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Formaldehyde, a major component in the production of wood-binding adhesives and resins, is produced worldwide on an industrial scale. On December 12, 2016, the U.S. Environmental Protection Agency (USEPA) finalized a rule to reduce exposure to formaldehyde vapors from certain wood products. On May 22, 2017, the federal rule for Formaldehyde Emission Standards for Composite Wood Products Act went into effect and added Title VI to the Toxic Substances Control Act (TSCA).

The purpose of the USEPA rule is to reduce formaldehyde emissions from wood products and consequently reduce the adverse health effects associated with exposure to the formaldehyde vapors. The rule includes formaldehyde emission standards applicable to hardwood plywood; medium-density fiberboard; particleboard; and finished goods containing formaldehyde sold, supplied, offered for sale, or manufactured (including imported) in the United States. The rule also includes provisions relating to, among other things, laminated products; products made with no-added formaldehyde resins or ultra-low-emitting formaldehyde resins; testing requirements; product labeling; chain of custody documentation and other recordkeeping requirements; enforcement; import certification; and product inventory sell-through provisions, including a product stockpiling prohibition.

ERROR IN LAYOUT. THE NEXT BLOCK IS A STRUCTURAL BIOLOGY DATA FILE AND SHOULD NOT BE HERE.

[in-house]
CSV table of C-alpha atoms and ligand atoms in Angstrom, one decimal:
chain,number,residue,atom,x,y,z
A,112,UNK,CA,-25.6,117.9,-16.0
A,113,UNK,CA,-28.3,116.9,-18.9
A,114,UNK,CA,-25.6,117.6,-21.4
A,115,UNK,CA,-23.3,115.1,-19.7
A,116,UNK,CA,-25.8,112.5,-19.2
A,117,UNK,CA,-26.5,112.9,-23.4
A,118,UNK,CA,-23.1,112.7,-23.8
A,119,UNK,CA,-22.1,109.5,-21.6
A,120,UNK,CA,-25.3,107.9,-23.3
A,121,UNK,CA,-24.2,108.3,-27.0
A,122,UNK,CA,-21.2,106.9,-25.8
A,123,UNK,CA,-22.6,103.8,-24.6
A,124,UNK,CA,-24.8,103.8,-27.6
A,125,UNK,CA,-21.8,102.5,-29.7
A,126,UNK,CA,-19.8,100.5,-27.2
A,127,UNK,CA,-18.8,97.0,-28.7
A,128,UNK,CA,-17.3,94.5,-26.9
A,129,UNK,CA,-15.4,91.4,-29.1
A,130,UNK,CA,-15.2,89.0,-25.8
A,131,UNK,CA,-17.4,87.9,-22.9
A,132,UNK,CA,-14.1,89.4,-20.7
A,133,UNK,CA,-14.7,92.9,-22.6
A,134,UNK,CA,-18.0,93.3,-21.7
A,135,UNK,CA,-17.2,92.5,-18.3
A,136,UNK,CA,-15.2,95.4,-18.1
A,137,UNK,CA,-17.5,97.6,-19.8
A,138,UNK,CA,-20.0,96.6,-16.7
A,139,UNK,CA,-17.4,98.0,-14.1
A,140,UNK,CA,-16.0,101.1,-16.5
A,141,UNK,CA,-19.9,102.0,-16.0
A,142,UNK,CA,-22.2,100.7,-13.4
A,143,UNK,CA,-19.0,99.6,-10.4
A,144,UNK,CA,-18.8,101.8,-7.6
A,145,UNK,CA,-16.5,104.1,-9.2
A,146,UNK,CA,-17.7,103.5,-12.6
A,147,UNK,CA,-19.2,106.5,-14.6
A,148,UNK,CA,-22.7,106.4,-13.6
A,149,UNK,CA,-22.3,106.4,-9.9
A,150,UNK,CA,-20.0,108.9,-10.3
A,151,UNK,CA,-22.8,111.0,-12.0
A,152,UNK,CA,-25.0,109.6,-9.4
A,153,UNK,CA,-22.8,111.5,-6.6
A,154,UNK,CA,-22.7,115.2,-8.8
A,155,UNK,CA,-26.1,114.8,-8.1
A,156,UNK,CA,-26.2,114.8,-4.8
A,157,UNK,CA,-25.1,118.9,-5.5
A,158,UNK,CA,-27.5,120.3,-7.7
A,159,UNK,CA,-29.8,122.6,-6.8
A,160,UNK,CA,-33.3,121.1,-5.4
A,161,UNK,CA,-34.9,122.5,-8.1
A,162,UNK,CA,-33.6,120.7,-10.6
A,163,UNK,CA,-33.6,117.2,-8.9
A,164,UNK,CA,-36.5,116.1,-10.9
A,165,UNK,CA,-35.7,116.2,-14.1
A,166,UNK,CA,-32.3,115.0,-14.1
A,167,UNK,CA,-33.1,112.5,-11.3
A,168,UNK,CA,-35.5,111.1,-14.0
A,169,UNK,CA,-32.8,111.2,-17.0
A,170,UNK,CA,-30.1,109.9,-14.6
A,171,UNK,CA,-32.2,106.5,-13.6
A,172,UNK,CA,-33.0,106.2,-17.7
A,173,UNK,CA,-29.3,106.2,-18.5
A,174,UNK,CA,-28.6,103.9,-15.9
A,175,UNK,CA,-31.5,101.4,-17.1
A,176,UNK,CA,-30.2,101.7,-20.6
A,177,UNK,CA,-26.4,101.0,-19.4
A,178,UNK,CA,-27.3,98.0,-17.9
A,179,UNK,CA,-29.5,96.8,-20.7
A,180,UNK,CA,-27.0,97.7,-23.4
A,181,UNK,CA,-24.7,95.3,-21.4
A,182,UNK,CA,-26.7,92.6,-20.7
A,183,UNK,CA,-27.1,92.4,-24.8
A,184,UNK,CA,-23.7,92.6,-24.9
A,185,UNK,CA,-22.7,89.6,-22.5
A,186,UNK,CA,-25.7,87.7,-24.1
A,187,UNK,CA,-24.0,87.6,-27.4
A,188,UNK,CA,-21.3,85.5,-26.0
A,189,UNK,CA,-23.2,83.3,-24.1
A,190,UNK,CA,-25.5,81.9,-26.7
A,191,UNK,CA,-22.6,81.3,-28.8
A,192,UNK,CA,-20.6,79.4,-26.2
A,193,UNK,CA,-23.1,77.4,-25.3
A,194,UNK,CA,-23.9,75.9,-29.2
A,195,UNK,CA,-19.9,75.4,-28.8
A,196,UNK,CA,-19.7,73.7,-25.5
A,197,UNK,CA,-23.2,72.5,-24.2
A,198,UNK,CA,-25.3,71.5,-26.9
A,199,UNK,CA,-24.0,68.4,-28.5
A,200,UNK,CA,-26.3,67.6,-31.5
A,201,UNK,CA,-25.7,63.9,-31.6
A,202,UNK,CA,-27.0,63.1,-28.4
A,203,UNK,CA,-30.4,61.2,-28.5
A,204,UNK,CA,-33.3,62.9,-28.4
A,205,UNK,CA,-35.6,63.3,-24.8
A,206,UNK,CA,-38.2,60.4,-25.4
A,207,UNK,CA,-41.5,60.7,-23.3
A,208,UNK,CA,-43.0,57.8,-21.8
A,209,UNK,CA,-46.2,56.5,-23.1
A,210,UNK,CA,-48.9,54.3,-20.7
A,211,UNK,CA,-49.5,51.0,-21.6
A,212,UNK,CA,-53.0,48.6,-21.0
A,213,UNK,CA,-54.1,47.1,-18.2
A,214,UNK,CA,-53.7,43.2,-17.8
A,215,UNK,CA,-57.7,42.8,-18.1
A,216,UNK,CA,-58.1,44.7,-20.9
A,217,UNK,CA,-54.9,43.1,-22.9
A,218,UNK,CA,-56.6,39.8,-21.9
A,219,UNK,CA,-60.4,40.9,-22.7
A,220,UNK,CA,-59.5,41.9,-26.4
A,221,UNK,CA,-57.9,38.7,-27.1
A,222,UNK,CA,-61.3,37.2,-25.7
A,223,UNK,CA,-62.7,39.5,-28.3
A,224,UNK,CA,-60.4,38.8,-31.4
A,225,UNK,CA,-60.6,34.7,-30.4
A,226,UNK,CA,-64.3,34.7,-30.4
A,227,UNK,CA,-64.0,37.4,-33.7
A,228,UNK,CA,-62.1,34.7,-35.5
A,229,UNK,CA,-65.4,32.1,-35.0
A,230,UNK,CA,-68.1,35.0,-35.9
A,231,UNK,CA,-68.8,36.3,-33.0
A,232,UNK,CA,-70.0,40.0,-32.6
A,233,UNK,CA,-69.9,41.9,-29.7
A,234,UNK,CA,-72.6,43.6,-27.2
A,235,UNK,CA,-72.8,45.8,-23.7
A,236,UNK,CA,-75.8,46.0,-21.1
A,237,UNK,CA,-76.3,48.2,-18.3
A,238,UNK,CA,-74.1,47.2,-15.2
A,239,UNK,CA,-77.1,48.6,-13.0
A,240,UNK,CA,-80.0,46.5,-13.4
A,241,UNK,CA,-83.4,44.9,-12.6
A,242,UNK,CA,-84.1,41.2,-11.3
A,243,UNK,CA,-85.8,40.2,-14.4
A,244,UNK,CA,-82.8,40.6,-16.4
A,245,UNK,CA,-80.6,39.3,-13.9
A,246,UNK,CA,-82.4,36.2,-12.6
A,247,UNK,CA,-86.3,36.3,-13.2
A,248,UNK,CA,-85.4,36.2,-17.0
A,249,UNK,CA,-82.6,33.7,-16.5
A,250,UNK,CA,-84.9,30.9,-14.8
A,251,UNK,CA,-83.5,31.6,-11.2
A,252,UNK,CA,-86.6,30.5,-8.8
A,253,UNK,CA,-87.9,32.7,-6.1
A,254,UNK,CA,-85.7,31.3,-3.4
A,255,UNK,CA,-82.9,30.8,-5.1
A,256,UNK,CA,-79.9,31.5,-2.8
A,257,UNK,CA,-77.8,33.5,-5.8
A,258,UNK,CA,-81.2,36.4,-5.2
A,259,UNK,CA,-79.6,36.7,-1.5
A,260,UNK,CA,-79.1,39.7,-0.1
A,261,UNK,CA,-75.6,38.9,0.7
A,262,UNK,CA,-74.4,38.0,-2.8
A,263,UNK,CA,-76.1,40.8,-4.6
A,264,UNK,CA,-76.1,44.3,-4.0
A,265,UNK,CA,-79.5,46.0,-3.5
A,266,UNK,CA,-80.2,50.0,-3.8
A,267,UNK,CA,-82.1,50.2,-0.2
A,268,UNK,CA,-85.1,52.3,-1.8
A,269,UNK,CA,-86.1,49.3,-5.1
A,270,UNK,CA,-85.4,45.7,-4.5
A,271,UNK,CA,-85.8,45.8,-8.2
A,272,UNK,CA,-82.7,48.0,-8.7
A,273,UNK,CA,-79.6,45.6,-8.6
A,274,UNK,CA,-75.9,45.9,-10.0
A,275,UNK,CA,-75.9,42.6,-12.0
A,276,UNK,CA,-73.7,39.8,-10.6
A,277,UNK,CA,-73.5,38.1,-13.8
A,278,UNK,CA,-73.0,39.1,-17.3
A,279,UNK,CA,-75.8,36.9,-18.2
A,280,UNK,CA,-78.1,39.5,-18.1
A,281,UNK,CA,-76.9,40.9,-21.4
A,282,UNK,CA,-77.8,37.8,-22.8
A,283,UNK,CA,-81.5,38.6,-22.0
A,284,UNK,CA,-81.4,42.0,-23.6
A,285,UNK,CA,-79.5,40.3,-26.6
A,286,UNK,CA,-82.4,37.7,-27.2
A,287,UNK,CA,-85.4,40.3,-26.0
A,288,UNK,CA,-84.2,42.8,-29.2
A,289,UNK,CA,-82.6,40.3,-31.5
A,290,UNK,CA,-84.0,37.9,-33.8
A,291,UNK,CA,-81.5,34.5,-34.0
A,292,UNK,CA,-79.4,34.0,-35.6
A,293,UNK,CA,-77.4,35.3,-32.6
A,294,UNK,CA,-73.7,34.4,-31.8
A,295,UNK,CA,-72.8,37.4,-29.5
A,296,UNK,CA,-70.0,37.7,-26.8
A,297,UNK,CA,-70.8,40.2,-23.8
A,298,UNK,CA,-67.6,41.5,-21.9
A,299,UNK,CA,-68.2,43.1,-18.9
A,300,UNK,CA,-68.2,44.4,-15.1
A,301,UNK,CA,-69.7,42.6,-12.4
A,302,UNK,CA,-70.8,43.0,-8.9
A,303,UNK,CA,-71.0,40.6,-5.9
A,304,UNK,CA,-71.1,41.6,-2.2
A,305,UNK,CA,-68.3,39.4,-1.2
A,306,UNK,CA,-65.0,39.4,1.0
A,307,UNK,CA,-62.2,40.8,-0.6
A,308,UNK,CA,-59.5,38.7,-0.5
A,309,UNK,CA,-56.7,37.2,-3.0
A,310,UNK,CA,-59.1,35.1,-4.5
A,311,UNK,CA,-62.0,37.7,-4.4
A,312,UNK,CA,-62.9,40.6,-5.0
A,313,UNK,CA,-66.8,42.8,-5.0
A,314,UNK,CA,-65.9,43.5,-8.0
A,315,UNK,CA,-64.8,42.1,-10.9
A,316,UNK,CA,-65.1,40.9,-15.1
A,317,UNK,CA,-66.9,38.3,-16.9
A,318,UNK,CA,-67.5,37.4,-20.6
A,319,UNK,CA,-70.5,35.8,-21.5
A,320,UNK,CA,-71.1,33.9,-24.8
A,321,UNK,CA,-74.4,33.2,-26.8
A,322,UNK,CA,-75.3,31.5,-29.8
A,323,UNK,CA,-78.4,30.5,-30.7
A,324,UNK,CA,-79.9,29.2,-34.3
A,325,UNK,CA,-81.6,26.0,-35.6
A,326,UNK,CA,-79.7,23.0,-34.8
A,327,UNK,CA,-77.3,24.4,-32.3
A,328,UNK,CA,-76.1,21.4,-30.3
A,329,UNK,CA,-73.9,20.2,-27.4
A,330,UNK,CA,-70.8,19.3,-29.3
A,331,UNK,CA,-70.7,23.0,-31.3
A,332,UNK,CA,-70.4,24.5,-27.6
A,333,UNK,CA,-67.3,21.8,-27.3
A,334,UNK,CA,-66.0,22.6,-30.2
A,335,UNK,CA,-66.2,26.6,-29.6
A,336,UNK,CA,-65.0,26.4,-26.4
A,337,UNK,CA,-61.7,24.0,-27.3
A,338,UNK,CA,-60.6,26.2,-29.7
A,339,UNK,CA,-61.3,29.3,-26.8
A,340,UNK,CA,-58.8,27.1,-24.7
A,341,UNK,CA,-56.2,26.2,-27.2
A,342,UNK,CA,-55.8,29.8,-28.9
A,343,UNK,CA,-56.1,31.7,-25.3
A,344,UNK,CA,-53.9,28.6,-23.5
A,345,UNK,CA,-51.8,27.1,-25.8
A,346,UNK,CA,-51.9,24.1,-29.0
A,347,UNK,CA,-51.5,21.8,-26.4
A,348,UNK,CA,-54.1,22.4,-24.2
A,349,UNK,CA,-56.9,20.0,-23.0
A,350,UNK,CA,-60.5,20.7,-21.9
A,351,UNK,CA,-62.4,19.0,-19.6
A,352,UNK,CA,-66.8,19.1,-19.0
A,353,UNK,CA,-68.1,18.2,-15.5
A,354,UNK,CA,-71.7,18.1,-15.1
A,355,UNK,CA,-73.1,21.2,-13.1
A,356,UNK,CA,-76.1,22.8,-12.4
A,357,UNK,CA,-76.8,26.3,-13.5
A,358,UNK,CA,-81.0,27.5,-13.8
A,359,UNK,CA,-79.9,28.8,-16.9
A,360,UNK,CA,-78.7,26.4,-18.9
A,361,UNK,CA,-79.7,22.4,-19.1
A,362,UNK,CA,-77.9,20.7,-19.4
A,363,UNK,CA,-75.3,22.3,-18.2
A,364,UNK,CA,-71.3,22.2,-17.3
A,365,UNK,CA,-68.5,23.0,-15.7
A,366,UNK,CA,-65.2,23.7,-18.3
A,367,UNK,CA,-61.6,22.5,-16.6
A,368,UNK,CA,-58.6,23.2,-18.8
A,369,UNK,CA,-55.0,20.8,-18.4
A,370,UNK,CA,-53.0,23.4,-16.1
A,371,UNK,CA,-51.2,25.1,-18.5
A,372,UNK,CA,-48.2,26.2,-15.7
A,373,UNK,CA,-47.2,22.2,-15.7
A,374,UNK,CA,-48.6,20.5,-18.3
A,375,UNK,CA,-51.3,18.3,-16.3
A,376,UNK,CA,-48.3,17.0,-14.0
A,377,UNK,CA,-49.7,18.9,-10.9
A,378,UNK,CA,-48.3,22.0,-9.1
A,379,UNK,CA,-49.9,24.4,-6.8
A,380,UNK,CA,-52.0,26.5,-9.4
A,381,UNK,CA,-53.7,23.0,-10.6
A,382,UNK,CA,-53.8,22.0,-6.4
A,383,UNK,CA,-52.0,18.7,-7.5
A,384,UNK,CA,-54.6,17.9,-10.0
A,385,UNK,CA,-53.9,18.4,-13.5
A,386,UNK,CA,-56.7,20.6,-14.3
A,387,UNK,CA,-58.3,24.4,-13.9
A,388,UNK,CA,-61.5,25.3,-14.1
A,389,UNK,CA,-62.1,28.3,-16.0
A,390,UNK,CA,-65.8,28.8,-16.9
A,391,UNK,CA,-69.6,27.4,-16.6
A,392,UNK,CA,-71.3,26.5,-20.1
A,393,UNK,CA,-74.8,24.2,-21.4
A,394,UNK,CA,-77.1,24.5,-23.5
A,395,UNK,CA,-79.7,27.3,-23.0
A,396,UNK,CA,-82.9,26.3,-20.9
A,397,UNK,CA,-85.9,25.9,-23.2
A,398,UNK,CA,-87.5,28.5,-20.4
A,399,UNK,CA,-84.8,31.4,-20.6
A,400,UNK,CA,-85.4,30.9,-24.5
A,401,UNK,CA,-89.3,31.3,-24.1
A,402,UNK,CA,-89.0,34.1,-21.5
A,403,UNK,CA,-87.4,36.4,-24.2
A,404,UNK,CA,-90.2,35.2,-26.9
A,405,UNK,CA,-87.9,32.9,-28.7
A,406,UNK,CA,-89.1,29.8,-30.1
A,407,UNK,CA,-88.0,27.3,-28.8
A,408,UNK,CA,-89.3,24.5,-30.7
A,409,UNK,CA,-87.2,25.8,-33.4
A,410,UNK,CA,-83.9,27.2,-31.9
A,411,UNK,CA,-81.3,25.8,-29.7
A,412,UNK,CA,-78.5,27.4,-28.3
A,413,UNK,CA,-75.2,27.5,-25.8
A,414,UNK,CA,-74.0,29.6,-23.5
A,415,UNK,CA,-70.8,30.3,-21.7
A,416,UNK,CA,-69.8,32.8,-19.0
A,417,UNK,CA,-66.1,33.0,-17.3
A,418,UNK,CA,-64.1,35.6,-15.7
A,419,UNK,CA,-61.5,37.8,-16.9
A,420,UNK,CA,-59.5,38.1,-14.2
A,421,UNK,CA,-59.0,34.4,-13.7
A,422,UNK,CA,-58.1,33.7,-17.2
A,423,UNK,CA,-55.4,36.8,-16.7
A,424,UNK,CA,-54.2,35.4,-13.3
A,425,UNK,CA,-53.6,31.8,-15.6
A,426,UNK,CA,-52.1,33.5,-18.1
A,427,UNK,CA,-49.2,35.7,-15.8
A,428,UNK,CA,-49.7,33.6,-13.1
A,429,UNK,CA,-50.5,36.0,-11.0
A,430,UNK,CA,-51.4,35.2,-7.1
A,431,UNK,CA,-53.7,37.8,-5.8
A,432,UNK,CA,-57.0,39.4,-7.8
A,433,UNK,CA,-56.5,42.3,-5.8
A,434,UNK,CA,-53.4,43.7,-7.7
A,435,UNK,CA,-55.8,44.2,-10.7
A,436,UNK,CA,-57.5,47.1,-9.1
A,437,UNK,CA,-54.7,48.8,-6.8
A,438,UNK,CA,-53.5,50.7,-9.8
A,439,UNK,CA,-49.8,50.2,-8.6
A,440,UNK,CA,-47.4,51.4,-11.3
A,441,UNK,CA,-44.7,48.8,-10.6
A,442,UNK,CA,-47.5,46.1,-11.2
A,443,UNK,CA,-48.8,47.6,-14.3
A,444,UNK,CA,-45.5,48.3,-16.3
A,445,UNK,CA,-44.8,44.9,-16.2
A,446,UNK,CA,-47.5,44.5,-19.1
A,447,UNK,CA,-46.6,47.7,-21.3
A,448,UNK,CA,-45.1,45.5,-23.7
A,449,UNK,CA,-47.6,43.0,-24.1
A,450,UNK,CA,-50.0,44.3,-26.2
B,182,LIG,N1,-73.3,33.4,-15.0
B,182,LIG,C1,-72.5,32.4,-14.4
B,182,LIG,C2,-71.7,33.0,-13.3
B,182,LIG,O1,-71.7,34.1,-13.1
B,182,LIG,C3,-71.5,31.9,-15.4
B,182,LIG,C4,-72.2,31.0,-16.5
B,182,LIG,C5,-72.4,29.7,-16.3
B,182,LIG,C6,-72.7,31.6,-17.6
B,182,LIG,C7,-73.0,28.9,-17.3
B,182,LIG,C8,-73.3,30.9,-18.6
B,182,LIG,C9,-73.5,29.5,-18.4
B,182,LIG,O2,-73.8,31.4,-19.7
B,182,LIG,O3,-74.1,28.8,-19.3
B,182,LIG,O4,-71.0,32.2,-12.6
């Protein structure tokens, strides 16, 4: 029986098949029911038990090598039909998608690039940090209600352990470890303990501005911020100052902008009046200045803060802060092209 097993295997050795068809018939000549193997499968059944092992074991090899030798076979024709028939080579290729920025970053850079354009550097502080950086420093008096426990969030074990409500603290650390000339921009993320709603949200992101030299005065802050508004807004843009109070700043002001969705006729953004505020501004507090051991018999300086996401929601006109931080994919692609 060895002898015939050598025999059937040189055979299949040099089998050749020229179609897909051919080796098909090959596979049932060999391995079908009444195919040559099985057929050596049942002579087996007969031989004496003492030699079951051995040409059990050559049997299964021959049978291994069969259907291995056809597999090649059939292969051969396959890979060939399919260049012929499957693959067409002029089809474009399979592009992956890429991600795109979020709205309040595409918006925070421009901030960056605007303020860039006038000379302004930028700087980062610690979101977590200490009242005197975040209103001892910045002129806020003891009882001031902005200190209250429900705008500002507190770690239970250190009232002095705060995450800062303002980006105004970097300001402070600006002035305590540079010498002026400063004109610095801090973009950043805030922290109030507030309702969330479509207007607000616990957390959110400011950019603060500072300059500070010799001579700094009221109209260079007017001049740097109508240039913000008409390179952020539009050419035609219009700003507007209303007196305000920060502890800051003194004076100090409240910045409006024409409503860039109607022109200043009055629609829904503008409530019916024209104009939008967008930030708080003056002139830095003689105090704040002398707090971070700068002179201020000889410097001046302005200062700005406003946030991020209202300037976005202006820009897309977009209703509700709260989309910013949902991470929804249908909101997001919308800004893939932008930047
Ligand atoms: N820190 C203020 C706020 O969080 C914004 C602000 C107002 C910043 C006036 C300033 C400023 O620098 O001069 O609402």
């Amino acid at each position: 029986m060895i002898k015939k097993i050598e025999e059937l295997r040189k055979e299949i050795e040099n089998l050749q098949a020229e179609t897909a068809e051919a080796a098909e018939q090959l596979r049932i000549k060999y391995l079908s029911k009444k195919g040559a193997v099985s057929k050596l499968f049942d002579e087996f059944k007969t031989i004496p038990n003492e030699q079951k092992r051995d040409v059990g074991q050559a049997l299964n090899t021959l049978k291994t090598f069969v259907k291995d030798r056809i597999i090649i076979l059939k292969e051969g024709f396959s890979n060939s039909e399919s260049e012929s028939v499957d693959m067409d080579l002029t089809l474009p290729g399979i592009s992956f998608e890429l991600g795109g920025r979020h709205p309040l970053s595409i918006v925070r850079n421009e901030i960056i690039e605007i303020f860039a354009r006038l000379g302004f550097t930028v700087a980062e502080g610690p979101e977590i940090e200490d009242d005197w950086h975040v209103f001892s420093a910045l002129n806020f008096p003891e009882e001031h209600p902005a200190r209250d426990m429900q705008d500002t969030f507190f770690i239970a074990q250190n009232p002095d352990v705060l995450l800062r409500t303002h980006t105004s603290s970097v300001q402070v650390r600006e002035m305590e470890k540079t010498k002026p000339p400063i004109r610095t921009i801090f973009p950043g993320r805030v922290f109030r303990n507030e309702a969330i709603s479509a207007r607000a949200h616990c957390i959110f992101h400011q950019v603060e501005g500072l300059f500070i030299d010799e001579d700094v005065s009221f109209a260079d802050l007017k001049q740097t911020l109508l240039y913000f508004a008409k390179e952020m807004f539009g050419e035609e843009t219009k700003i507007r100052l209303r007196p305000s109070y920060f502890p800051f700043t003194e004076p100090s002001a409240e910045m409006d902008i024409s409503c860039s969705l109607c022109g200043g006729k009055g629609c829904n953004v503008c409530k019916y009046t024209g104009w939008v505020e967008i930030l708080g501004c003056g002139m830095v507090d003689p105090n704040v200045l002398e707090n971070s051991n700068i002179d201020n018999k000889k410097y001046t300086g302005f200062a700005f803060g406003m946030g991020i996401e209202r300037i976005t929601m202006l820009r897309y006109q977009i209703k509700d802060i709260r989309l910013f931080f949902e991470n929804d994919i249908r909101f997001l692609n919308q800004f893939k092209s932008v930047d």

The rule also sets forth a third-party certification program for hardwood plywood, medium-density fiberboard, and particleboard and includes procedures for the accreditation of third-party certifiers and general requirements for accreditation bodies and third-party certifiers.

Accreditation bodies and third-party certifiers can now apply to USEPA for recognition under TSCA Title VI. USEPA has also proposed to update the regulation to delay the compliance dates for all regulatory provisions, including the emission standards and labeling requirements, from December 12, 2017, to March 22, 2018. The proposed amendment may include delay of other compliance dates as well.

The USEPA final regulation (dated December 12, 2016) and the proposed compliance dates are available here.

USEPA Proposed Extensions to Compliance Dates are available here.